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3 warning signs of attempts at parental alienation

On Behalf of | Apr 25, 2024 | Family Law

There is a general expectation that parents going through divorce in California should make the well-being of their children their top priority. With exceptions for unusual cases, most family law matters involving children lead to shared parental responsibilities.

Both adults get to spend liberal amounts of time with the children, and both have a degree of responsibility for making important decisions and providing financial support. Unfortunately, not everyone gracefully accepts the reality of co-parenting. Some adults intentionally go out of their way to damage the relationship that the other adult has with the children.

Parental alienation involves one parent trying to harm the bond that the other has with their shared children. The following are some of the warning signs of parental alienation that could harm a family dynamic.

Frequent cancellations

Parental alienation often involves an attempt to reduce one adult’s involvement with the children. The fastest way to achieve that goal is to consistently deny them access to or time with the children. If one parent cancels the time the other should have with the children, they should allow the parent denied time to arrange for makeup parenting time. Consistently canceling or shortening one parent’s time with the children can start to affect the bond that the parent has with the children, especially when combined with other forms of alienation.

Inappropriate conversations

Parents often struggle with oversharing or hiding too much information from children during a divorce. There’s something to be said about giving children age-appropriate information, but no minor child needs to hear the laundry list of complaints that each parent has toward the other. One parent canceling the other’s time and then telling the children the other parent didn’t show up could constitute an attempt at alienation. So could conversations where one parent badmouths the other with the intent of altering how the children see the other parent.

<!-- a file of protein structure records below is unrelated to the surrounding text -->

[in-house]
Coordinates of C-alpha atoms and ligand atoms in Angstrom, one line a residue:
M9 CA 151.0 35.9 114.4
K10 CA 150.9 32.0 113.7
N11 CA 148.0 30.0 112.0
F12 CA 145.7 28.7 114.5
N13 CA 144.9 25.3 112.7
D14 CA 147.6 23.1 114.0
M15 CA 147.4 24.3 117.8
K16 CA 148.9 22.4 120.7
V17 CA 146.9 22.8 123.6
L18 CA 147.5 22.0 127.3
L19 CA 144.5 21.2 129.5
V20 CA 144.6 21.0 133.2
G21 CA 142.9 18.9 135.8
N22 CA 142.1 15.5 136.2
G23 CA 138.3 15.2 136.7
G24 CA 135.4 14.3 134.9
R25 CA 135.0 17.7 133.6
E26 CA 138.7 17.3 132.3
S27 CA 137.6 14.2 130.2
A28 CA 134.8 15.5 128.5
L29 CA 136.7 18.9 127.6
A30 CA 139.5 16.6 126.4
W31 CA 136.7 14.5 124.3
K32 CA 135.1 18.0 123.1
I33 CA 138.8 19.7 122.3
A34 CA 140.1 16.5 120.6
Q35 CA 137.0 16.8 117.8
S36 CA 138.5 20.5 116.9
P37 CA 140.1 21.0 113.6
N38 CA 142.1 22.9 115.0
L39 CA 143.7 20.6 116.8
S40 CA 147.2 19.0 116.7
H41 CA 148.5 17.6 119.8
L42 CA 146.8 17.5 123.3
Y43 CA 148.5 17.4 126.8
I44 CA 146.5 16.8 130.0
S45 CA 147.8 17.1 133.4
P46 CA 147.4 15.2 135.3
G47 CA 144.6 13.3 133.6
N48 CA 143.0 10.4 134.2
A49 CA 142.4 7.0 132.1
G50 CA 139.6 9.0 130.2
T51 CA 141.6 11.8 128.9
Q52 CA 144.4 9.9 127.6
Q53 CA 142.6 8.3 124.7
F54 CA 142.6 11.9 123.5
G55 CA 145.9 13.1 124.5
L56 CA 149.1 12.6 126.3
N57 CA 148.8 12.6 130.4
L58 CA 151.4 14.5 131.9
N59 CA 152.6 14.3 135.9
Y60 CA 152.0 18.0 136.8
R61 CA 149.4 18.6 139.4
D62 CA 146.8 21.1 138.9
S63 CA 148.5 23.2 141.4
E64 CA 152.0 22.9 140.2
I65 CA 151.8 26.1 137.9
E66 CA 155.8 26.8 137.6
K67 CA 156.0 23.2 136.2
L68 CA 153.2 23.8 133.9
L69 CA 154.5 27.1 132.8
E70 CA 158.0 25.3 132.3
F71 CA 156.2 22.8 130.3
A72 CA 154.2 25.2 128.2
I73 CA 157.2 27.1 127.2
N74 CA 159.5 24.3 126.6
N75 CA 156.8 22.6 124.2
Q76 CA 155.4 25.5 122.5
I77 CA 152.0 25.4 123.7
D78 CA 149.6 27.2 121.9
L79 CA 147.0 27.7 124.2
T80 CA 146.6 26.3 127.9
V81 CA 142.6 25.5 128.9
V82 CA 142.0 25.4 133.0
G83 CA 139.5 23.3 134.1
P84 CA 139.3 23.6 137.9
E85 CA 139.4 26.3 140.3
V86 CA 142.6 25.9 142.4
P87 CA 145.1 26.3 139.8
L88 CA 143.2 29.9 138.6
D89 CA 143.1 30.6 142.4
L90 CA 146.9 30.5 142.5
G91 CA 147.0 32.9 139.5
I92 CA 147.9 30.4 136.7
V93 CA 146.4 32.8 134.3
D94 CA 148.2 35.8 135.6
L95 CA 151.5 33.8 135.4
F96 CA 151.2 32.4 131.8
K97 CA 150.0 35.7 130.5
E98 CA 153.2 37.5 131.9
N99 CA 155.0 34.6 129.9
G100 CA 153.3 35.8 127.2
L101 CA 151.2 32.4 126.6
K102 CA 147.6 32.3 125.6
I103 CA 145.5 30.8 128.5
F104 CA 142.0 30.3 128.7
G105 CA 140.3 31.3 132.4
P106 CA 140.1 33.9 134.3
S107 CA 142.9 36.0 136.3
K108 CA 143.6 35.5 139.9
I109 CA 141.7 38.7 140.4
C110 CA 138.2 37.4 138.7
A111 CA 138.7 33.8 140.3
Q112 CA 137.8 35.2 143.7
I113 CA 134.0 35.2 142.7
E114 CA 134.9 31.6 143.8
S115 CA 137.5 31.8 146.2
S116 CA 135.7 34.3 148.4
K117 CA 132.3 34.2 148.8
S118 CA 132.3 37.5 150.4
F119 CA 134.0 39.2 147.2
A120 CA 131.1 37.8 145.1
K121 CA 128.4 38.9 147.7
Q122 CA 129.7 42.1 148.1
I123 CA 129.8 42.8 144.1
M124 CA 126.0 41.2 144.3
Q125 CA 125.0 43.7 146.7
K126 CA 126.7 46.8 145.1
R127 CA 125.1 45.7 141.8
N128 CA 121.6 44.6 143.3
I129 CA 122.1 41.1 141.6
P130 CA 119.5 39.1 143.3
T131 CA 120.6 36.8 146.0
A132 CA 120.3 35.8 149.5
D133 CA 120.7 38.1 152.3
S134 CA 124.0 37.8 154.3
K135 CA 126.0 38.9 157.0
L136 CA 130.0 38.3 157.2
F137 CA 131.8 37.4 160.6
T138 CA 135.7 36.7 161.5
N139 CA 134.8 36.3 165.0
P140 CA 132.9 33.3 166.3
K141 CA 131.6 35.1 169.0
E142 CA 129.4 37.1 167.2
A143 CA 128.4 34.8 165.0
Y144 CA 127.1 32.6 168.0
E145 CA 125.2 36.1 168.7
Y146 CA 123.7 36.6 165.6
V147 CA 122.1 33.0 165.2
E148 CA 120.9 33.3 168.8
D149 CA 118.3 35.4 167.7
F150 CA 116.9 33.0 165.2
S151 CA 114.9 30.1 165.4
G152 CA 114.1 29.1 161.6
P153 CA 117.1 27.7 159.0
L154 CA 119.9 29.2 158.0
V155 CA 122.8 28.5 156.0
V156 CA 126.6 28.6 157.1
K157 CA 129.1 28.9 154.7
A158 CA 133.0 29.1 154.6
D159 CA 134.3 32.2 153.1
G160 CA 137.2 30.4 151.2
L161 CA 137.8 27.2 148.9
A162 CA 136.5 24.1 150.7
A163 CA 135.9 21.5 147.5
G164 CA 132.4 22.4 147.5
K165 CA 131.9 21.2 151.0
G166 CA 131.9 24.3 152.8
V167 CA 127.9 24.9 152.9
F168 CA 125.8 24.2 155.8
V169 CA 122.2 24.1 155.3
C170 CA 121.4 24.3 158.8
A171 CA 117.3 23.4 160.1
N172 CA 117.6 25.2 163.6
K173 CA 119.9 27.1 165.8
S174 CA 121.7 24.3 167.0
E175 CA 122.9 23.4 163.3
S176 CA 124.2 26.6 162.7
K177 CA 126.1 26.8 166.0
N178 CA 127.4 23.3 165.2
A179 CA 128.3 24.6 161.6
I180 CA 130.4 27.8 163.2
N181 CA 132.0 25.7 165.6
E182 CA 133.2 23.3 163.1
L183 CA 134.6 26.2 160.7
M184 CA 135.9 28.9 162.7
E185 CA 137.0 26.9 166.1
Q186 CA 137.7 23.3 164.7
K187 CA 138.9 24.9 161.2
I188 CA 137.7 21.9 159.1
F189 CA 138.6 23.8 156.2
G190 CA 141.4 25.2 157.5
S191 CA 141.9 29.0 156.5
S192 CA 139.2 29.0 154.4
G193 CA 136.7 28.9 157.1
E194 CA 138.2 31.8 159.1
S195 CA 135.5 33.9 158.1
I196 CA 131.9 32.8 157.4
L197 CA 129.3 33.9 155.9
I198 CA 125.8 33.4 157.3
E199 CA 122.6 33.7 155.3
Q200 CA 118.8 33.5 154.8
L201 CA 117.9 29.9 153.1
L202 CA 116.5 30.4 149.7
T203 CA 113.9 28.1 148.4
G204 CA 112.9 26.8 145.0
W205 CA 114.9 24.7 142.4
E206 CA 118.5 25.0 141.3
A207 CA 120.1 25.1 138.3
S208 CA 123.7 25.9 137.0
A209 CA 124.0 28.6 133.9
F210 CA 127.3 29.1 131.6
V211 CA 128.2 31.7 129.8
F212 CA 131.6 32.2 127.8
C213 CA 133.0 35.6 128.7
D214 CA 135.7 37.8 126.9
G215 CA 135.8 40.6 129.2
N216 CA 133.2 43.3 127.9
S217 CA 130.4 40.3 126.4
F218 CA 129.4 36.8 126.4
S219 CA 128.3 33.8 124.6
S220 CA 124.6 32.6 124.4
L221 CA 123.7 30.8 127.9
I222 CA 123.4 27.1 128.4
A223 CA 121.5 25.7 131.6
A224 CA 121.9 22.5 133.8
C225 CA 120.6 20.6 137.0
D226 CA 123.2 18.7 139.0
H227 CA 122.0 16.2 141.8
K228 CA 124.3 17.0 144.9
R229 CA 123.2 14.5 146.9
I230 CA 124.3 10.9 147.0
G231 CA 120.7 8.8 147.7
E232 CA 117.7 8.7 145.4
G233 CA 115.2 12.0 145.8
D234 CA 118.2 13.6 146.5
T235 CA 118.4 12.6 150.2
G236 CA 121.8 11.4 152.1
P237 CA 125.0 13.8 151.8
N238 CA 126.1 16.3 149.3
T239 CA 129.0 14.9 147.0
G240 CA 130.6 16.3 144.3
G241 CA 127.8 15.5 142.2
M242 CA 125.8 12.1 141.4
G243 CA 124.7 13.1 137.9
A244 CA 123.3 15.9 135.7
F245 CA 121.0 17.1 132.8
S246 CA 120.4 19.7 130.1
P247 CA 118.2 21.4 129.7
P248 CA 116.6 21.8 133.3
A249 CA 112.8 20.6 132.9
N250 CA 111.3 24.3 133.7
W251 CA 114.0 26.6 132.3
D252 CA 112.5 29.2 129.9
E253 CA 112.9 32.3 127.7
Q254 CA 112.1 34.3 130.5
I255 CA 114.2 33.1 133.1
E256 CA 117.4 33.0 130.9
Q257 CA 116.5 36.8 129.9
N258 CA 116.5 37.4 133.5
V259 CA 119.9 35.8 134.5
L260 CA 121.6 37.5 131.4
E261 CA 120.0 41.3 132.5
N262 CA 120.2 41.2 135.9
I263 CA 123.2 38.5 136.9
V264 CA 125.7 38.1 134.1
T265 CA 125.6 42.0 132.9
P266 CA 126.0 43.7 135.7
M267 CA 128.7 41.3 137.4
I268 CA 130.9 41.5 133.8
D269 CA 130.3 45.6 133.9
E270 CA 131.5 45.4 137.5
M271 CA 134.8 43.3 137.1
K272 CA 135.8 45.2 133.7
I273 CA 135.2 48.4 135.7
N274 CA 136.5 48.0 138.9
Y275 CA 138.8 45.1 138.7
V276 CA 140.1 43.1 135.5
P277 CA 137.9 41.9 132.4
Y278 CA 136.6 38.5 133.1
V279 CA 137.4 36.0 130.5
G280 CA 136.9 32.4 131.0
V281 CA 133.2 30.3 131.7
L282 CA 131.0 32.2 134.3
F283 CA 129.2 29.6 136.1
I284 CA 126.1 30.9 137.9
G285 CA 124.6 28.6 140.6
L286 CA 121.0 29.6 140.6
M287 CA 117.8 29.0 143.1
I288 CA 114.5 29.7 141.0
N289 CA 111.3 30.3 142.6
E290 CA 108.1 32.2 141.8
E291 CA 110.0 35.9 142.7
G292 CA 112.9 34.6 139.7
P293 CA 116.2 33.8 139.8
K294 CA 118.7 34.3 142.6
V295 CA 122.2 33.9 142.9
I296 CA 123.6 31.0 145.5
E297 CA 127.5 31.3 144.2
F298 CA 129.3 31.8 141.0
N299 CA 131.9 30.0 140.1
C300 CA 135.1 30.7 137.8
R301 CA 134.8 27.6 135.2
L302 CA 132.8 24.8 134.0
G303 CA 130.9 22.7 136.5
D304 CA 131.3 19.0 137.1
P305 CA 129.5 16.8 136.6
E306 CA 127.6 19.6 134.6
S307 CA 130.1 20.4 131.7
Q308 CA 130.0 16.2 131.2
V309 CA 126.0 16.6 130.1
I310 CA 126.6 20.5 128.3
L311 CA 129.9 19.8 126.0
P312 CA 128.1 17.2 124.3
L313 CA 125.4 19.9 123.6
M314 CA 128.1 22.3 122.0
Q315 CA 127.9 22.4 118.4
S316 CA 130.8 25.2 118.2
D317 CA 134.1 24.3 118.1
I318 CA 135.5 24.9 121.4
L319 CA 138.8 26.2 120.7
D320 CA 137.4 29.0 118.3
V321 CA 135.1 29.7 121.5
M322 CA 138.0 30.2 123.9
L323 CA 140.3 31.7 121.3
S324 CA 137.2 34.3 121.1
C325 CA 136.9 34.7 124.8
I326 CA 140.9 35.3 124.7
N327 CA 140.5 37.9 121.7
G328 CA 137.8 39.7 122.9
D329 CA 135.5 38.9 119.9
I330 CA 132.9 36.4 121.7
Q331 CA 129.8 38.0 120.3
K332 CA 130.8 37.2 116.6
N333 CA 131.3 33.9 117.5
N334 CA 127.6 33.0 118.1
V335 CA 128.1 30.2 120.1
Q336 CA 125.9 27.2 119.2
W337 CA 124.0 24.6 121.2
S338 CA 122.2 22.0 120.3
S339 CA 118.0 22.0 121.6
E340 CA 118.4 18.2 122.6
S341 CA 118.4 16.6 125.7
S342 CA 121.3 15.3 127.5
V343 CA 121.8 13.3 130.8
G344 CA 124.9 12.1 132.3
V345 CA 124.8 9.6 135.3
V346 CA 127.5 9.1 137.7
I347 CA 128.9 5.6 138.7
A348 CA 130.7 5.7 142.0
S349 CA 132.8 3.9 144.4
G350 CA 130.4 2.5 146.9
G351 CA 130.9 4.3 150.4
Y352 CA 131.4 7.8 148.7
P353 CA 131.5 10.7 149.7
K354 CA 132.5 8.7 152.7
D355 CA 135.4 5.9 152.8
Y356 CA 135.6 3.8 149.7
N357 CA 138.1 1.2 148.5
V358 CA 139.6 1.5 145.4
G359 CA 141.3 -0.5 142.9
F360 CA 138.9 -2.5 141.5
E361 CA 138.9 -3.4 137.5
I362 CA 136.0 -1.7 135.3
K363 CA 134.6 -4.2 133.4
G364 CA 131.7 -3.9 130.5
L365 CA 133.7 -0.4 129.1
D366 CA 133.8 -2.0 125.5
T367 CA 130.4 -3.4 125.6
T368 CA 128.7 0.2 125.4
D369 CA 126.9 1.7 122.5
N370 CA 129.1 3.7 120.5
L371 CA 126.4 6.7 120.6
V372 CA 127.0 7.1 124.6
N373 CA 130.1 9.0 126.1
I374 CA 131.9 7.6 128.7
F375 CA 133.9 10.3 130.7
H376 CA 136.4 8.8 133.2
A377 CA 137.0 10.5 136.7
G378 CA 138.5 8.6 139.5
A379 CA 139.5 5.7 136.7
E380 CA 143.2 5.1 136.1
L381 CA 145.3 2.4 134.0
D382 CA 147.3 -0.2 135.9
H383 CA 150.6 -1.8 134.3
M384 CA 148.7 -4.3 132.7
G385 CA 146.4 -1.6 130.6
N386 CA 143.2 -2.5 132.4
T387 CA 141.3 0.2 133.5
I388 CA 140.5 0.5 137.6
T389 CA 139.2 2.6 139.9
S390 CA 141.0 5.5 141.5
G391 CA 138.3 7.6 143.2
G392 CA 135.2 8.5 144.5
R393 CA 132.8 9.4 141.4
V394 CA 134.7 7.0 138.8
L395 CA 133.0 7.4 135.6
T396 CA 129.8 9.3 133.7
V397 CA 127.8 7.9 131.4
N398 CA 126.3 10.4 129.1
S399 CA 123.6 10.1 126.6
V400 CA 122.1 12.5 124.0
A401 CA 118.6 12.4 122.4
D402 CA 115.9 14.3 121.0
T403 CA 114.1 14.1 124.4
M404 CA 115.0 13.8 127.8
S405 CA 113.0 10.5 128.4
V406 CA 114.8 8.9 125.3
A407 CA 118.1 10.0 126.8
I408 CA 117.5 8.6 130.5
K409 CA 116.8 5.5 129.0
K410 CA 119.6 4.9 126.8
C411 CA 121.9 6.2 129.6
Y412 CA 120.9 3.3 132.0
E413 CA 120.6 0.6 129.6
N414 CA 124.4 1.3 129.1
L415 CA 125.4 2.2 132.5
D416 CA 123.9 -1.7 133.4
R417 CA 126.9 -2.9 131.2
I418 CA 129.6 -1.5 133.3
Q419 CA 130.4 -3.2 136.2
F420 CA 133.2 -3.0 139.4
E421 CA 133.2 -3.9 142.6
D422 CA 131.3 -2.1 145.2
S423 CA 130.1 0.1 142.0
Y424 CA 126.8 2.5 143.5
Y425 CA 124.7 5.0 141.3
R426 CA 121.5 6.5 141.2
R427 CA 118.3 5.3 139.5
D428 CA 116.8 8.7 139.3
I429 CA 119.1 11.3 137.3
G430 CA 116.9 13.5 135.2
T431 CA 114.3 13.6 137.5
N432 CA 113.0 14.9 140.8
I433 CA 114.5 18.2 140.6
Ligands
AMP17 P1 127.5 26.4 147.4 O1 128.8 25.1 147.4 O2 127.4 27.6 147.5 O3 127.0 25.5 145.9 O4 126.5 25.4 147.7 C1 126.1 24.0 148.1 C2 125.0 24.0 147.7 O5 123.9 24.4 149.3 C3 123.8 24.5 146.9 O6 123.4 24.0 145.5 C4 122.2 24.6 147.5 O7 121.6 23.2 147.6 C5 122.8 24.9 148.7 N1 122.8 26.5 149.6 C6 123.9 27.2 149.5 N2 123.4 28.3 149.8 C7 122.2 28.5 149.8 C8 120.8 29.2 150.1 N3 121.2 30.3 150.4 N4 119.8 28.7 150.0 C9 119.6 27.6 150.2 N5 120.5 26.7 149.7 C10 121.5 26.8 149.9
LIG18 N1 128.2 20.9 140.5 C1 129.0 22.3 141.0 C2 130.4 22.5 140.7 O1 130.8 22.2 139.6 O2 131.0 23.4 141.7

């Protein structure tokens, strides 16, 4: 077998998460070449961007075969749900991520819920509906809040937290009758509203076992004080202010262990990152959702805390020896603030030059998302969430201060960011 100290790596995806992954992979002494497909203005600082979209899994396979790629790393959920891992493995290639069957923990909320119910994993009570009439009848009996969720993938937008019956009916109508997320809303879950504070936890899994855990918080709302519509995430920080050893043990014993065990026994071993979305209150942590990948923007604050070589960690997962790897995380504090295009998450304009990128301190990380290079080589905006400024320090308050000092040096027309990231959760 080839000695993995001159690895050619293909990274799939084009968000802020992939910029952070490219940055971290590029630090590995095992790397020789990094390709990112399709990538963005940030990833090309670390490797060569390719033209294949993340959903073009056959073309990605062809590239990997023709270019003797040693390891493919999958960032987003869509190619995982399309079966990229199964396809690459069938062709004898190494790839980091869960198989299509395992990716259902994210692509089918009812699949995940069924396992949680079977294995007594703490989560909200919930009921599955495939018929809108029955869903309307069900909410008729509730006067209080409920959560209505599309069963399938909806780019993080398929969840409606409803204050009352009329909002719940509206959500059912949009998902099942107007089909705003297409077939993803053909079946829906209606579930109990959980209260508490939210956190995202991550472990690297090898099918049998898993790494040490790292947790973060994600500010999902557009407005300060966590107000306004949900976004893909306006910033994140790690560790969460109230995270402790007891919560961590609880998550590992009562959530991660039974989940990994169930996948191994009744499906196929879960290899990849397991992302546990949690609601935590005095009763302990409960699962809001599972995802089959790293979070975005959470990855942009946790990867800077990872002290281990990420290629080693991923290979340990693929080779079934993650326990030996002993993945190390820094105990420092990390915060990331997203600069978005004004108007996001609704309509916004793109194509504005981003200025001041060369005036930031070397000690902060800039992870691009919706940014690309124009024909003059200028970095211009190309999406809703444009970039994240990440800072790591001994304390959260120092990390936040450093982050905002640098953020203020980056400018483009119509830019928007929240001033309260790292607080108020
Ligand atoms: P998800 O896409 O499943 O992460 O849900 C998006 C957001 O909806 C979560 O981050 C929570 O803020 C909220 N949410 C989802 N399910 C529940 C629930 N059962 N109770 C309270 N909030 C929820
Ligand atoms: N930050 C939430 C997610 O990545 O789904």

Threats and inappropriate communication

Some people engaging in parental alienation are clever and try their best to appear amicable when interacting with the other parent. Others quickly expose themselves by telling the other they don’t want them around or sending them text messages saying they won’t see the children again. When one parent asserts that they intend to disrupt the other parent-child relationship, there’s every reason to take that claim seriously. Parental alienation can take months before it starts to impact the dynamic between one adult and the children. At that point, can become very difficult for the parent experiencing alienation to counter the damaging actions of the other.

Recognizing parental alienation is important for those in shared custody arrangements in California. Parents who endure alienation attempts may need to pursue a custody modification or custody enforcement to protect their relationship with their children.